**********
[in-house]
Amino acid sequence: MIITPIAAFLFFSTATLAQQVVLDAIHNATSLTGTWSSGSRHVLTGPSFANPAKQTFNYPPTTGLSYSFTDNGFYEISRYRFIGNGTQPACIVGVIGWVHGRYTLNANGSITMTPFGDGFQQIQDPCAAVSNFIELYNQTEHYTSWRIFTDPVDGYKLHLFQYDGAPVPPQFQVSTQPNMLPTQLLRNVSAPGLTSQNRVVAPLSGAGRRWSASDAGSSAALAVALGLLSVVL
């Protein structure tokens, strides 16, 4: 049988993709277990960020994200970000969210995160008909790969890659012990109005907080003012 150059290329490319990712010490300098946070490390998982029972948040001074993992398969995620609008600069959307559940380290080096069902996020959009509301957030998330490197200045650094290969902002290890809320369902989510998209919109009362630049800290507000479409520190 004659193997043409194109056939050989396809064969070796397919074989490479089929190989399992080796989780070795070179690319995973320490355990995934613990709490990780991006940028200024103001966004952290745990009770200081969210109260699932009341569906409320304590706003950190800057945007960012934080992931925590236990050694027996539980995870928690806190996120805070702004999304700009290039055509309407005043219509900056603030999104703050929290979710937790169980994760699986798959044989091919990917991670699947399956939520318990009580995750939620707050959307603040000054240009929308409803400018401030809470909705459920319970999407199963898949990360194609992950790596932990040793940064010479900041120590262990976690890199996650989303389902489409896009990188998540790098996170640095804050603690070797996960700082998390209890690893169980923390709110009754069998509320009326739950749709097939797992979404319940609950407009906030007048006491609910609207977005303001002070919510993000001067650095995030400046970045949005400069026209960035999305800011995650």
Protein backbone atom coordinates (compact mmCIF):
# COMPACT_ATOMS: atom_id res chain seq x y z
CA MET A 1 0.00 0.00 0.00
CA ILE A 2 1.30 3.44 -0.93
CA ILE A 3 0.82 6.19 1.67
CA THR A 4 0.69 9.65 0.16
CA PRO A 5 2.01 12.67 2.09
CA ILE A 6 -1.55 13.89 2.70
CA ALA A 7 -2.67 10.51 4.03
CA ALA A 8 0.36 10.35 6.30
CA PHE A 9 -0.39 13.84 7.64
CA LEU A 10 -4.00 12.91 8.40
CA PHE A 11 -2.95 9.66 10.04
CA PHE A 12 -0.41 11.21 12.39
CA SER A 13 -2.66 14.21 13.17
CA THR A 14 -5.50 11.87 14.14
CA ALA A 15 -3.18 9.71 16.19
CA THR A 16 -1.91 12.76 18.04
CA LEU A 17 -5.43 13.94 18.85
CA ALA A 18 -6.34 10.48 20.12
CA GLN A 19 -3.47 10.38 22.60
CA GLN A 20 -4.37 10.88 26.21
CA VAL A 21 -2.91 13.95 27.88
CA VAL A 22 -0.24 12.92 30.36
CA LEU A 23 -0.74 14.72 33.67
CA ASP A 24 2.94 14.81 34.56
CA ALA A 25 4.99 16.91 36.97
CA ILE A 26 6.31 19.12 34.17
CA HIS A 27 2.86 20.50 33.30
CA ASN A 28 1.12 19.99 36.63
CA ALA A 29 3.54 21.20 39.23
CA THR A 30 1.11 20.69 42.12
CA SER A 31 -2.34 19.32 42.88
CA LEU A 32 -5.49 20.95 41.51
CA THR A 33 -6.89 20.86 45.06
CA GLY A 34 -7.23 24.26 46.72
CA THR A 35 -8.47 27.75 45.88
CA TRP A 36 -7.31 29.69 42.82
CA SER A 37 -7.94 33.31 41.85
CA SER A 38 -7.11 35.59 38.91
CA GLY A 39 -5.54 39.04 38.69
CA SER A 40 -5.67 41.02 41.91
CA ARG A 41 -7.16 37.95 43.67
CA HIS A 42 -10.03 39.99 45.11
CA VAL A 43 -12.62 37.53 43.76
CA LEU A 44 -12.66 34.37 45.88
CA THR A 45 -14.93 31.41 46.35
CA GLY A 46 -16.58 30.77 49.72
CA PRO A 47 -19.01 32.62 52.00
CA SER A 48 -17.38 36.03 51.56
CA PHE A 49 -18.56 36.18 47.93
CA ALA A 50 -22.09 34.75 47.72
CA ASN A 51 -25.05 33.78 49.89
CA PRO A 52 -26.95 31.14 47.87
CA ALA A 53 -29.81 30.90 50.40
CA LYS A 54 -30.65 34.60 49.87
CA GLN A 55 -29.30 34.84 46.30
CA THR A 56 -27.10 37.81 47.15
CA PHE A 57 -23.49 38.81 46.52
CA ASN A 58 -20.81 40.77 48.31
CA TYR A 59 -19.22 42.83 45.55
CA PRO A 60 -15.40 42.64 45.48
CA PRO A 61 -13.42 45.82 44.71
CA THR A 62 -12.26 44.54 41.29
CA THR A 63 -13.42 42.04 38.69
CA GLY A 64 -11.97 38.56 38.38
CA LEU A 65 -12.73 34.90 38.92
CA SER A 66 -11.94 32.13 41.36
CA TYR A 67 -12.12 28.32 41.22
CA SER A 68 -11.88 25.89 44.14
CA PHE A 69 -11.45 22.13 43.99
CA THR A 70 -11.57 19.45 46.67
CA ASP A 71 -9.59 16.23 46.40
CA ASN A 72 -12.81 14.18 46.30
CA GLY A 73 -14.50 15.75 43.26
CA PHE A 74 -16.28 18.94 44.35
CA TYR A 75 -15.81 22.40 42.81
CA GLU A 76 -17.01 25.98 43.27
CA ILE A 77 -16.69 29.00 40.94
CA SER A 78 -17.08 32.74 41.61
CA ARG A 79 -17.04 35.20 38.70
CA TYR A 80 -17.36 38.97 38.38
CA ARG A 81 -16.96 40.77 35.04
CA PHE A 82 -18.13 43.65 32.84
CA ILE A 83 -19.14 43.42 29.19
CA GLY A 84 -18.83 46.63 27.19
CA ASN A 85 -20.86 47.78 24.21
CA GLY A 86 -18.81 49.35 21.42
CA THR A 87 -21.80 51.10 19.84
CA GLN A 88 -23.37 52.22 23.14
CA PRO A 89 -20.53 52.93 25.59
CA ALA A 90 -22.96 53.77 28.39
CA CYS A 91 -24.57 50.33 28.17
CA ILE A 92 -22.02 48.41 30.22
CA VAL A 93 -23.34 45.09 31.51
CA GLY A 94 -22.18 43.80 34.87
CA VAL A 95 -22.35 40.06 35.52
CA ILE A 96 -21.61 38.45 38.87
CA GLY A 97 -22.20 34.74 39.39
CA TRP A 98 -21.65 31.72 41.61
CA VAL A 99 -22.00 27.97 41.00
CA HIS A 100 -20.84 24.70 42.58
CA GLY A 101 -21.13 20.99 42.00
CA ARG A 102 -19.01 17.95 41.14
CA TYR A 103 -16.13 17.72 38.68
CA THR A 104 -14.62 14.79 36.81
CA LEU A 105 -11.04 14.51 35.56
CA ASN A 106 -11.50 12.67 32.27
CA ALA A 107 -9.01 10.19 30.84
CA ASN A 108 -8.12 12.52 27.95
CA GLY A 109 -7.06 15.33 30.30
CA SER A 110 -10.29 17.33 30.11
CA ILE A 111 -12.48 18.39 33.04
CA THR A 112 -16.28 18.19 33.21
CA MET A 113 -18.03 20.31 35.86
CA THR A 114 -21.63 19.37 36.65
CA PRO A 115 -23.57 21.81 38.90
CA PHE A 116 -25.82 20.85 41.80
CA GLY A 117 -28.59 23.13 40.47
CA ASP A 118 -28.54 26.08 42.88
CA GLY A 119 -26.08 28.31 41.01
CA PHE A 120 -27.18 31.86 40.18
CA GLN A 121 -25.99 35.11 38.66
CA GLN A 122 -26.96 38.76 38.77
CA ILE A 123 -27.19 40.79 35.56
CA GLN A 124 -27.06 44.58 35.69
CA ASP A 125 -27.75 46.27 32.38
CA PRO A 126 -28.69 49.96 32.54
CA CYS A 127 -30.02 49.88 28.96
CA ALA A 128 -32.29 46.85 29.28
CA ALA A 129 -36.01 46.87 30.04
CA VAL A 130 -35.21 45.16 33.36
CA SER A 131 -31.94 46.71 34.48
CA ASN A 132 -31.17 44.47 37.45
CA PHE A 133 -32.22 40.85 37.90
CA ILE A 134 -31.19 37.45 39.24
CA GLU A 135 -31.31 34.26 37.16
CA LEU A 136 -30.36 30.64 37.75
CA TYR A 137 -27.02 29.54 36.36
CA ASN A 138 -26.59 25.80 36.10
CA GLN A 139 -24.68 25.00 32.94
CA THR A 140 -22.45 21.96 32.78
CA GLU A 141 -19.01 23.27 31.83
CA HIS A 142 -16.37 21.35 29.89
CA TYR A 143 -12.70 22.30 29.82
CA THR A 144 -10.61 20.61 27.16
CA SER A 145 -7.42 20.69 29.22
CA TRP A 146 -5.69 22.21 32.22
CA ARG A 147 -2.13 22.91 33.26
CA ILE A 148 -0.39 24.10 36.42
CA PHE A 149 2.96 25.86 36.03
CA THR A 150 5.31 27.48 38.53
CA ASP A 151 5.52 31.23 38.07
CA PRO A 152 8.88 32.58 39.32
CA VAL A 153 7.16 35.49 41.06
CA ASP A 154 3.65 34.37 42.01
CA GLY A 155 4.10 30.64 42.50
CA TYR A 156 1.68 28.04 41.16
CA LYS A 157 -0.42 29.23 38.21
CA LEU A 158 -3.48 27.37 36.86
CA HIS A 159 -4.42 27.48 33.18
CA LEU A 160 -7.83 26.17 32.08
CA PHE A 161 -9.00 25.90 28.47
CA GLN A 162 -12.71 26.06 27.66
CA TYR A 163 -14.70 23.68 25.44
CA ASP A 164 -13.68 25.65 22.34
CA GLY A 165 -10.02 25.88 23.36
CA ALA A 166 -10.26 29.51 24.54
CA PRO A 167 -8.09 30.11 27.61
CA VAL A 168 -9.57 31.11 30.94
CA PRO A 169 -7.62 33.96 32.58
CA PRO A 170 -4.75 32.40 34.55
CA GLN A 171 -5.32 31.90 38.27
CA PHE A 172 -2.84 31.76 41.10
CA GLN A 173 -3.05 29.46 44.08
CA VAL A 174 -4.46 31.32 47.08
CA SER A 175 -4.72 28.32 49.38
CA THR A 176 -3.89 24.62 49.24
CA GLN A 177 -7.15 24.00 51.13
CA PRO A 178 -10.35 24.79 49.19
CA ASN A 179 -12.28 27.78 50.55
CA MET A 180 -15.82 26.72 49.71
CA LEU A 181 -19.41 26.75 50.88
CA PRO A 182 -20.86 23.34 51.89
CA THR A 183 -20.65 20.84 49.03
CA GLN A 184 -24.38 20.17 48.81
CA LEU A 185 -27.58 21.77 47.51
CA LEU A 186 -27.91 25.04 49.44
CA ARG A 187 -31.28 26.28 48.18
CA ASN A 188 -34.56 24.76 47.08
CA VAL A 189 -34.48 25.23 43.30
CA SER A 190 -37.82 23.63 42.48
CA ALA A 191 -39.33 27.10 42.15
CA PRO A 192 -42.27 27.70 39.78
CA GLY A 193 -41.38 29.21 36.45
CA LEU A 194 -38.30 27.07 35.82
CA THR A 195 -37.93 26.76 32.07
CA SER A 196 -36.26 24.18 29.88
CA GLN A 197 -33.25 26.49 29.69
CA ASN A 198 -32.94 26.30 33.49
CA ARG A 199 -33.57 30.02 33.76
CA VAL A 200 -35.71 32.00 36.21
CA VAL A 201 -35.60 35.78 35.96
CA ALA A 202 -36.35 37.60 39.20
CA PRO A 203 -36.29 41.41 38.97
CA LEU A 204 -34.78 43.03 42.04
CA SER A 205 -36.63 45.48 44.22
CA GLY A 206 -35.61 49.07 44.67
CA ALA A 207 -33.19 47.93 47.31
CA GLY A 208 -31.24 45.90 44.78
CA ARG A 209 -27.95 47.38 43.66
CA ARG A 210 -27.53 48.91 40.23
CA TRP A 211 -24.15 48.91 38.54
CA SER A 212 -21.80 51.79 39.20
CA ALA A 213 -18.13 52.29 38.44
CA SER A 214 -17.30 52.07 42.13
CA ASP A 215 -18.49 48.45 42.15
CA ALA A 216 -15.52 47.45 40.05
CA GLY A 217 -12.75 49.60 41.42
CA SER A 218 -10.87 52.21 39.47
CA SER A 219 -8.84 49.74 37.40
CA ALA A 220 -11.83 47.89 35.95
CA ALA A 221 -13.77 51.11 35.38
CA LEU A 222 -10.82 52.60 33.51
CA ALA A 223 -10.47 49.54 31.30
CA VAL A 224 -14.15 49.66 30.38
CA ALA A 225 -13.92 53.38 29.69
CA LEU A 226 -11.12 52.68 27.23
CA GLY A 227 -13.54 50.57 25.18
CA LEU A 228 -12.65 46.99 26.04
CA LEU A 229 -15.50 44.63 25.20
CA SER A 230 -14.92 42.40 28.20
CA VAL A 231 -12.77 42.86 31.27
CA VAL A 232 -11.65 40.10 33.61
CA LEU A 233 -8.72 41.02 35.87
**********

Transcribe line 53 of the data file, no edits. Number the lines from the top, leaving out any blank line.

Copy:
CA SER A 48 -17.38 36.03 51.56